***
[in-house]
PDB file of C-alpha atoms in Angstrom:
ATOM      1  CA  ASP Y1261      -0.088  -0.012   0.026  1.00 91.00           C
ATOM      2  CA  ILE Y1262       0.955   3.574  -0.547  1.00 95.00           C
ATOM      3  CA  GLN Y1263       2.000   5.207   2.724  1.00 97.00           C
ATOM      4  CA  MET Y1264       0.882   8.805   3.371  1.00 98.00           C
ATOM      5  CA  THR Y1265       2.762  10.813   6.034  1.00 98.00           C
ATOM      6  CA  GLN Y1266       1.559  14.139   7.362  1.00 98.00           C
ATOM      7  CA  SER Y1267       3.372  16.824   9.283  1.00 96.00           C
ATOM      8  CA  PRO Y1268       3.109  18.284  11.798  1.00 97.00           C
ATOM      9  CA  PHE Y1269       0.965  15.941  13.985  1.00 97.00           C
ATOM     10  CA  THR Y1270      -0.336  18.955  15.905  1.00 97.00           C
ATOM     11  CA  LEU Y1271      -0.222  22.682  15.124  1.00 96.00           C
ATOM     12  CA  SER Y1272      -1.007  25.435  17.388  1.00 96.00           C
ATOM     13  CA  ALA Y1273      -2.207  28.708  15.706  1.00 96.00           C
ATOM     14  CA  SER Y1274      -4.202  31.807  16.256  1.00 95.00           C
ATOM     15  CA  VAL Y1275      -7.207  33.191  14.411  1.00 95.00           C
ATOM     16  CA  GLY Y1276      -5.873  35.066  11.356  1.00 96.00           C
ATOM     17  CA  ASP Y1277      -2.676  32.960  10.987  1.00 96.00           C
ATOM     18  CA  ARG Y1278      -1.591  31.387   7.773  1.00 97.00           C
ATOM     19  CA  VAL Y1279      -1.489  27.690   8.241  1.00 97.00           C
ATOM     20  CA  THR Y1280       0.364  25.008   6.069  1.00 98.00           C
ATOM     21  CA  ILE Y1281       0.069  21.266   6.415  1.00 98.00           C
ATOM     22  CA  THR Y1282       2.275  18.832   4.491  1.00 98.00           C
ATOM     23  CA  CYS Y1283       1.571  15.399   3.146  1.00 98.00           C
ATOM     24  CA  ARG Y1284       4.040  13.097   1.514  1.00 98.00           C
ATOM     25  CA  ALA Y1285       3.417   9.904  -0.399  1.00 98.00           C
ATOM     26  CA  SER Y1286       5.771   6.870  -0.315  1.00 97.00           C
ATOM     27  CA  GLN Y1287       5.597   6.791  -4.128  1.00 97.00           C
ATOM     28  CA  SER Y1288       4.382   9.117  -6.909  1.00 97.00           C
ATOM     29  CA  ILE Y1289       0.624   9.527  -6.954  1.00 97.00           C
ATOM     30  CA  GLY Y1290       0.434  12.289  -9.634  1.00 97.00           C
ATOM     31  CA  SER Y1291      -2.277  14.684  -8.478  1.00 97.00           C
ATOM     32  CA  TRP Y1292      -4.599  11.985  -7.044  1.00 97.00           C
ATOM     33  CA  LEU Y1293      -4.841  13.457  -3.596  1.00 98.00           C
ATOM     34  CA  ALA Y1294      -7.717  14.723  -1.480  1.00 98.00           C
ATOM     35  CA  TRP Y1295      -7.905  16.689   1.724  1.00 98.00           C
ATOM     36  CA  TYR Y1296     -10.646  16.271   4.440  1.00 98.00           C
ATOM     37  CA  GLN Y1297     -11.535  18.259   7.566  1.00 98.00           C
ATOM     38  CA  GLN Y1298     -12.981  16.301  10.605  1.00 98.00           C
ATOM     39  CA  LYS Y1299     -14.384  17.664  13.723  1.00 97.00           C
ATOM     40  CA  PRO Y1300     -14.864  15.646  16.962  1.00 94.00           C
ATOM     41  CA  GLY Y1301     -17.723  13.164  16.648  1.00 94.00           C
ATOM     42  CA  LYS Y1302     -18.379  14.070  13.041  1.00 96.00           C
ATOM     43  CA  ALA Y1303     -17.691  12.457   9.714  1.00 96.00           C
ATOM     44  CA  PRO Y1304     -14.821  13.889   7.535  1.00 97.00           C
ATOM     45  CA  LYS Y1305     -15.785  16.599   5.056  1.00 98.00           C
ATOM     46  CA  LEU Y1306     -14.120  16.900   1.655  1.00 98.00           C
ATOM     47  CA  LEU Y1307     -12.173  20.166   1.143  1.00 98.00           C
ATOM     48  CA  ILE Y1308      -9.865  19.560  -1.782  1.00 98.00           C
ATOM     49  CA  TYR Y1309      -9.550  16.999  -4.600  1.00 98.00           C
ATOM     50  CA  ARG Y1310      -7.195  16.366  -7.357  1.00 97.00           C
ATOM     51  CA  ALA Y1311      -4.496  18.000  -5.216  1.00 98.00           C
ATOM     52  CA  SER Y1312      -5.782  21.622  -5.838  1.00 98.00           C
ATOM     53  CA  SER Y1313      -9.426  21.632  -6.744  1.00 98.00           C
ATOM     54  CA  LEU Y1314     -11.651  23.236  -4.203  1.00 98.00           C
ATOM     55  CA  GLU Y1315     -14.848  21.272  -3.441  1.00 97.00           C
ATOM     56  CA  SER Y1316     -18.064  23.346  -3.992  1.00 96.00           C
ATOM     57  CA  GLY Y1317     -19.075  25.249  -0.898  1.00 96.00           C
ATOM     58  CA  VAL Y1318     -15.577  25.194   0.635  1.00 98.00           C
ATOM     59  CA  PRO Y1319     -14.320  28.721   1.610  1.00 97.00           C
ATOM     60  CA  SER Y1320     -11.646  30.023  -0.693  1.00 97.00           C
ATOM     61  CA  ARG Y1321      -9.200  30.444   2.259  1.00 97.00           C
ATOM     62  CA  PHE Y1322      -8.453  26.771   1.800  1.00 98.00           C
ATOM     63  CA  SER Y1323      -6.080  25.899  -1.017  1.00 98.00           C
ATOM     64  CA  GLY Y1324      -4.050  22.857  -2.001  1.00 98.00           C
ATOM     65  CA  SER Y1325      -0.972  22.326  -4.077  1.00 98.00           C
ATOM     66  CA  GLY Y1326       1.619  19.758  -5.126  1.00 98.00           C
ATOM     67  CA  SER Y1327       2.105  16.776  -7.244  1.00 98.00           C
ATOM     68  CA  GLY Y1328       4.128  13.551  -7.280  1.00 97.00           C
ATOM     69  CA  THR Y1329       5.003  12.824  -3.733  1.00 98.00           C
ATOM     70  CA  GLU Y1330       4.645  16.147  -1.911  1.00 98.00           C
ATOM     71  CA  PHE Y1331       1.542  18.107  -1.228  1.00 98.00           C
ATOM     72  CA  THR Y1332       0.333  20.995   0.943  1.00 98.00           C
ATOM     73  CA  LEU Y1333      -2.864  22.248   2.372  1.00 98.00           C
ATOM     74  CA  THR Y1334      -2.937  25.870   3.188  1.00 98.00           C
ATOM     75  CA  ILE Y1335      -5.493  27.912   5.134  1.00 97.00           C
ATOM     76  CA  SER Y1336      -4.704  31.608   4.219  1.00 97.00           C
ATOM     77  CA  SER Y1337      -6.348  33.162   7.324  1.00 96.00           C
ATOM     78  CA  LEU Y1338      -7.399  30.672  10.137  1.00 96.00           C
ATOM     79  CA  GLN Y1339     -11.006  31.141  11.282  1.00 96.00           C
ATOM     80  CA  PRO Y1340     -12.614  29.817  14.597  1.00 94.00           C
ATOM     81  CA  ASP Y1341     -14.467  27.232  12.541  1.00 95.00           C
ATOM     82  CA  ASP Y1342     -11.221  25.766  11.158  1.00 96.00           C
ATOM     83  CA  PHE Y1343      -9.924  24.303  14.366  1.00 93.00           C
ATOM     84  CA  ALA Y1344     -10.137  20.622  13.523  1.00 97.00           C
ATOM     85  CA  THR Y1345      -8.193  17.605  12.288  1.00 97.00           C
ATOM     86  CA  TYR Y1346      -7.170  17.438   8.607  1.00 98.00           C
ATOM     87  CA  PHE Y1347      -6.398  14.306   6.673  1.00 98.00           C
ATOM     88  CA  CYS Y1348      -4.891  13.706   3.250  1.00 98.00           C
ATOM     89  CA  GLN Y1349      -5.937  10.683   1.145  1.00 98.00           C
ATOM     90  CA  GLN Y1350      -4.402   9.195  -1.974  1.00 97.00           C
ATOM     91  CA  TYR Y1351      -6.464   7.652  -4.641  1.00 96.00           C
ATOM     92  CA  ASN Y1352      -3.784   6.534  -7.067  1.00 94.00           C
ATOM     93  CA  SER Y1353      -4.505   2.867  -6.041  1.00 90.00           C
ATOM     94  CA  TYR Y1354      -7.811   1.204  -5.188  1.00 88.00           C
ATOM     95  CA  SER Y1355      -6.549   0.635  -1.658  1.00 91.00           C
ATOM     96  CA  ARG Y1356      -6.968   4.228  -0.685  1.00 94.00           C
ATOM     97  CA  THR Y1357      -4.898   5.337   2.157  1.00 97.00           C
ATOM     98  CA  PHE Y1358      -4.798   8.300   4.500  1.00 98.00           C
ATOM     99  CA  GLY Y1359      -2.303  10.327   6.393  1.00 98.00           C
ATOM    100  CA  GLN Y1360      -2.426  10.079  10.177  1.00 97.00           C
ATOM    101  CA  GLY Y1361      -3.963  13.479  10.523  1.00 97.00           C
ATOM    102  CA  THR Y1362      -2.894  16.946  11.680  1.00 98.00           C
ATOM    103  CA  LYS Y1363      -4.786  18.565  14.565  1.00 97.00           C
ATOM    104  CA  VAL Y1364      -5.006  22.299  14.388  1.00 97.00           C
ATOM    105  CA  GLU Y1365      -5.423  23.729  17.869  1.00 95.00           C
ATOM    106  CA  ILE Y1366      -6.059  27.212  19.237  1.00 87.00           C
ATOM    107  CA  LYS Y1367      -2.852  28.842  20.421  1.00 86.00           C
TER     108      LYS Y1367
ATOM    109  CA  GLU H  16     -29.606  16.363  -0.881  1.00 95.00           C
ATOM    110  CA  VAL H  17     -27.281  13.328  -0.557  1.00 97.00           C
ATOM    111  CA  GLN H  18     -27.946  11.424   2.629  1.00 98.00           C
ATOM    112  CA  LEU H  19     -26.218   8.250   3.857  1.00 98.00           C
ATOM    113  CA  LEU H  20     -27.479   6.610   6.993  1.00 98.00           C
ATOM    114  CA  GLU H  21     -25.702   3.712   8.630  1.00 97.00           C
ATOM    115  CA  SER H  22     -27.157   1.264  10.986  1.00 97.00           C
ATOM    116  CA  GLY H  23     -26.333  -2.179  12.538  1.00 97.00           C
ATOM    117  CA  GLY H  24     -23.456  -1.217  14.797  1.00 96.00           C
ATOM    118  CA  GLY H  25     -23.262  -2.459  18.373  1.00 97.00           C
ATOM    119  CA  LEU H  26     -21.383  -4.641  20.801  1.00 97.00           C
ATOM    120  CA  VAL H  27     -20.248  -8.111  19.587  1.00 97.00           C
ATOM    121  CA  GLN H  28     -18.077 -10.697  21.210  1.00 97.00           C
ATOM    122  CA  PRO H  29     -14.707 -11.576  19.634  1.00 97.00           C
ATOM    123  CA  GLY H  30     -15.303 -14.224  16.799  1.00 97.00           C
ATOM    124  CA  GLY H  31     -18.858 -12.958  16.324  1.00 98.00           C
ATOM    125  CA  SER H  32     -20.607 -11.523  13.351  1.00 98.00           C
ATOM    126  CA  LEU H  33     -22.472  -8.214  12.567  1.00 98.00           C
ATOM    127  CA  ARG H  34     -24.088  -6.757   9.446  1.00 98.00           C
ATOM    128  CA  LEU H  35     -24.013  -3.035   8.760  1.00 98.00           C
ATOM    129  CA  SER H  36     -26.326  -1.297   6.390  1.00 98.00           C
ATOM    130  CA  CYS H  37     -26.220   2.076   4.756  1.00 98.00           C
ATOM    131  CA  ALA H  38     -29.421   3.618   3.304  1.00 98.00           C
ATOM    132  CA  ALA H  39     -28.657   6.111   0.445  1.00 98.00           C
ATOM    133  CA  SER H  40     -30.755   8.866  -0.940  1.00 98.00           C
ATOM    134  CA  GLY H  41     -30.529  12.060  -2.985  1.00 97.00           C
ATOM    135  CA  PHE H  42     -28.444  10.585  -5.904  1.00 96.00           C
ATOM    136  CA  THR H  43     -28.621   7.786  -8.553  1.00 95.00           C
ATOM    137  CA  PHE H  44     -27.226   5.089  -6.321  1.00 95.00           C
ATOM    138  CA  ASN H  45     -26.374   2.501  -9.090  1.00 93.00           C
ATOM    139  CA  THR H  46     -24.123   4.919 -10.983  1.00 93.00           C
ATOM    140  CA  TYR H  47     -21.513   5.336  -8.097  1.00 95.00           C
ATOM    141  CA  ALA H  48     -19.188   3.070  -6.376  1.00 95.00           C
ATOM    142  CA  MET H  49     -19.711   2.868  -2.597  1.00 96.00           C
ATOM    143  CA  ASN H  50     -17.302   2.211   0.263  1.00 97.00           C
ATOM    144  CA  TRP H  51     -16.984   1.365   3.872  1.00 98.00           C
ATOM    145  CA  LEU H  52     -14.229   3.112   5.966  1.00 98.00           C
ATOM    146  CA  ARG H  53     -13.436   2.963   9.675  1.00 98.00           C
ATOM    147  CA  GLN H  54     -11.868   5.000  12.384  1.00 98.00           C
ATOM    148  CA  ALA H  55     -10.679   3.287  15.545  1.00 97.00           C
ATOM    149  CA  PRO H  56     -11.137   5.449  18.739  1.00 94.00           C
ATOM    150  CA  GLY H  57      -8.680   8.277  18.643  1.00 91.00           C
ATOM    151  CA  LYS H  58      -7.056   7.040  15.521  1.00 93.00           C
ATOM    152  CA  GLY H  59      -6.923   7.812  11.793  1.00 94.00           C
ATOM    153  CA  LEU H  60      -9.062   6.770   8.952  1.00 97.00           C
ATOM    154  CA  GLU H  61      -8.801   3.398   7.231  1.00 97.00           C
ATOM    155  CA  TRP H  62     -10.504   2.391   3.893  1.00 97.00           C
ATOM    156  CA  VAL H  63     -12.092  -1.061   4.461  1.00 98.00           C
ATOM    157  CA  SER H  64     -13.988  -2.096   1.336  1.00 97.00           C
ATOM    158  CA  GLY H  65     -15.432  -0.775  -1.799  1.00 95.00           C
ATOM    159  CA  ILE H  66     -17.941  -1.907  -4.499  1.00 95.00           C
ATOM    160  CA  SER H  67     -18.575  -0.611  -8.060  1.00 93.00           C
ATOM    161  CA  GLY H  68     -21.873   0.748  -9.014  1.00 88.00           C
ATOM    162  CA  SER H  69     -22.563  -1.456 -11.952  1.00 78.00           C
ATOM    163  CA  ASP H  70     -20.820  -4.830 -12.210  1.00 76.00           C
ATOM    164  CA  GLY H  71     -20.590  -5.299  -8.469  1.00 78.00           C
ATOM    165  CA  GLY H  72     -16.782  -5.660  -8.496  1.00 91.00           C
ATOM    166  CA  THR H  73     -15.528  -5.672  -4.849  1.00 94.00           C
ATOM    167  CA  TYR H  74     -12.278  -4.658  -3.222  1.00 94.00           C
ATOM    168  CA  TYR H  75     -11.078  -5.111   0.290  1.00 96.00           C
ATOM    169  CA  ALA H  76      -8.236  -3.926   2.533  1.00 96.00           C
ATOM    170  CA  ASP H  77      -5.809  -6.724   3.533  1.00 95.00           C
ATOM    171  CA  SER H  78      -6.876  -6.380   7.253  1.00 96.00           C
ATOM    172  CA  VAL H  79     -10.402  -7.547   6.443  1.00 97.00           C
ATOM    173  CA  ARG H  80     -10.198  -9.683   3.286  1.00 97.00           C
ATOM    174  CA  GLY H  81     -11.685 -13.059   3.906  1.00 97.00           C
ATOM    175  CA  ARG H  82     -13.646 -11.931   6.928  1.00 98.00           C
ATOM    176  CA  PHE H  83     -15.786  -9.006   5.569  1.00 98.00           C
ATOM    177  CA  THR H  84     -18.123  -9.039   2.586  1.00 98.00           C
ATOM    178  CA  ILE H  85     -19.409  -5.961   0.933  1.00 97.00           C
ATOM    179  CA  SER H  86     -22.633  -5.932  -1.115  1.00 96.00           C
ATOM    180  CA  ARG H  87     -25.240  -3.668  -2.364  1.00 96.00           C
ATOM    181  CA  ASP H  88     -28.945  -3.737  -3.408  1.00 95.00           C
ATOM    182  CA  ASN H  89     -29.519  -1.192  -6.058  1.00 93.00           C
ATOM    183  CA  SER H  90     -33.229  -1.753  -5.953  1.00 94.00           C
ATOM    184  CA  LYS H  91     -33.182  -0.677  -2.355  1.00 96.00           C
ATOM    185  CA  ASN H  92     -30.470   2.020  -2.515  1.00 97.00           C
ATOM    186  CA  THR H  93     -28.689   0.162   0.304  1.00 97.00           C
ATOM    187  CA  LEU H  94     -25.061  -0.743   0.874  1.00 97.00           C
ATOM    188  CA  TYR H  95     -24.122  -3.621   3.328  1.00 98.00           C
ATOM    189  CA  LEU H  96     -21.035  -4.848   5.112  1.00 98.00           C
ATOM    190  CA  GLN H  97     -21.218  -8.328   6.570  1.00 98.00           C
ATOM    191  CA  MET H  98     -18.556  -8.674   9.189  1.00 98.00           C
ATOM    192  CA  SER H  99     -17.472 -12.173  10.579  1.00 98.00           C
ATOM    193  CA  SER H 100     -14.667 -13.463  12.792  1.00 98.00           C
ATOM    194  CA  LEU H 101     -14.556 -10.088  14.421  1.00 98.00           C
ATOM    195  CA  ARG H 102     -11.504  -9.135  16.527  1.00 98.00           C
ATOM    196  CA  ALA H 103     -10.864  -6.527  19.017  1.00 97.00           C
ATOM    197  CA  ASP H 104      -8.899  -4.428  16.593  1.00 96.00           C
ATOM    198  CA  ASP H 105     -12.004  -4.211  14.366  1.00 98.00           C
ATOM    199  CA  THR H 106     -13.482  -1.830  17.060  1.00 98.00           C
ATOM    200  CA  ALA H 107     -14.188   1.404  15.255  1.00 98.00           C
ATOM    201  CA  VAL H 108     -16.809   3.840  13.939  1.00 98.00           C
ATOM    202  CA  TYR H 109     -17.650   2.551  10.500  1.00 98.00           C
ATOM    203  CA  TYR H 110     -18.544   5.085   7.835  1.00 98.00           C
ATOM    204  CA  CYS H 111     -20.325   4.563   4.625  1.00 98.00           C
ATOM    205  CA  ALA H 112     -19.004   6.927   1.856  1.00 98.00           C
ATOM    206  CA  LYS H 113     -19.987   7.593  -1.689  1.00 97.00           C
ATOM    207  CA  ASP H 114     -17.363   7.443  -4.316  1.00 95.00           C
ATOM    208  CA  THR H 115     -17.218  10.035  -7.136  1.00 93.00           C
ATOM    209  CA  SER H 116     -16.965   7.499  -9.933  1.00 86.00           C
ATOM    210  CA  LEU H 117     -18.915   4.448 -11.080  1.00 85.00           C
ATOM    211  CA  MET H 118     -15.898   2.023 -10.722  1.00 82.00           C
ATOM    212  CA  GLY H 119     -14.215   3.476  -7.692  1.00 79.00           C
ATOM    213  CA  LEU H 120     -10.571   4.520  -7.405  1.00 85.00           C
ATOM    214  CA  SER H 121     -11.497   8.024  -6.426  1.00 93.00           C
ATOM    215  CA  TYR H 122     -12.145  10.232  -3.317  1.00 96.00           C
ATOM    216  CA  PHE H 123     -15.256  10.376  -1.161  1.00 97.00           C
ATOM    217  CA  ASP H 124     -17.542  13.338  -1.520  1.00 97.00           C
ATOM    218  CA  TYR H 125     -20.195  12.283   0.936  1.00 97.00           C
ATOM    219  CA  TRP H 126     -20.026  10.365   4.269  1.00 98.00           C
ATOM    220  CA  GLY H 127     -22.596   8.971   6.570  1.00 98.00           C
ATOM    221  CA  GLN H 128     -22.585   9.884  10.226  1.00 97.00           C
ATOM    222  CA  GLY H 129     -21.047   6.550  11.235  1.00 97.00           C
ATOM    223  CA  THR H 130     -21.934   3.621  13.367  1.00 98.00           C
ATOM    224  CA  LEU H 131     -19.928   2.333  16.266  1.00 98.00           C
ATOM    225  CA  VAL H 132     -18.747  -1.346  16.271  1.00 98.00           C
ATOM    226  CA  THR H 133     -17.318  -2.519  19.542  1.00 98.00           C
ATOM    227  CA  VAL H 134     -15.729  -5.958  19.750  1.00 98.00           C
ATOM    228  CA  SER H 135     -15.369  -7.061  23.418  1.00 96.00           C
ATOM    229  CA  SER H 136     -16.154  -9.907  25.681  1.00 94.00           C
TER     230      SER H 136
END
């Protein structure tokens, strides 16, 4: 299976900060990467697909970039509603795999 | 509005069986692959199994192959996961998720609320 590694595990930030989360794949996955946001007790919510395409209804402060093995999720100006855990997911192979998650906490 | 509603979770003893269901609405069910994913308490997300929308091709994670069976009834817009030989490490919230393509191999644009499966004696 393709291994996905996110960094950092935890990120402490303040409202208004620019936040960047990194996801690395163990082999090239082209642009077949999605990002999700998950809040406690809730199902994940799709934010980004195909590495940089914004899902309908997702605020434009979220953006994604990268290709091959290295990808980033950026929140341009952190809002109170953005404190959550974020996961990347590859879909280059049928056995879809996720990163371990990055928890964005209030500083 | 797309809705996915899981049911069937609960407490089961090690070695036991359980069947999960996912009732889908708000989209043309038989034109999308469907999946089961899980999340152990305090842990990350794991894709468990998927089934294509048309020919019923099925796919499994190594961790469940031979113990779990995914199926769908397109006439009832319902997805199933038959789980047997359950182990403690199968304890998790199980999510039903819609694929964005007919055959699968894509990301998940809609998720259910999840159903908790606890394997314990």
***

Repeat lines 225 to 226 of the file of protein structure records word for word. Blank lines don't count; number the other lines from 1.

ATOM    223  CA  THR H 130     -21.934   3.621  13.367  1.00 98.00           C
ATOM    224  CA  LEU H 131     -19.928   2.333  16.266  1.00 98.00           C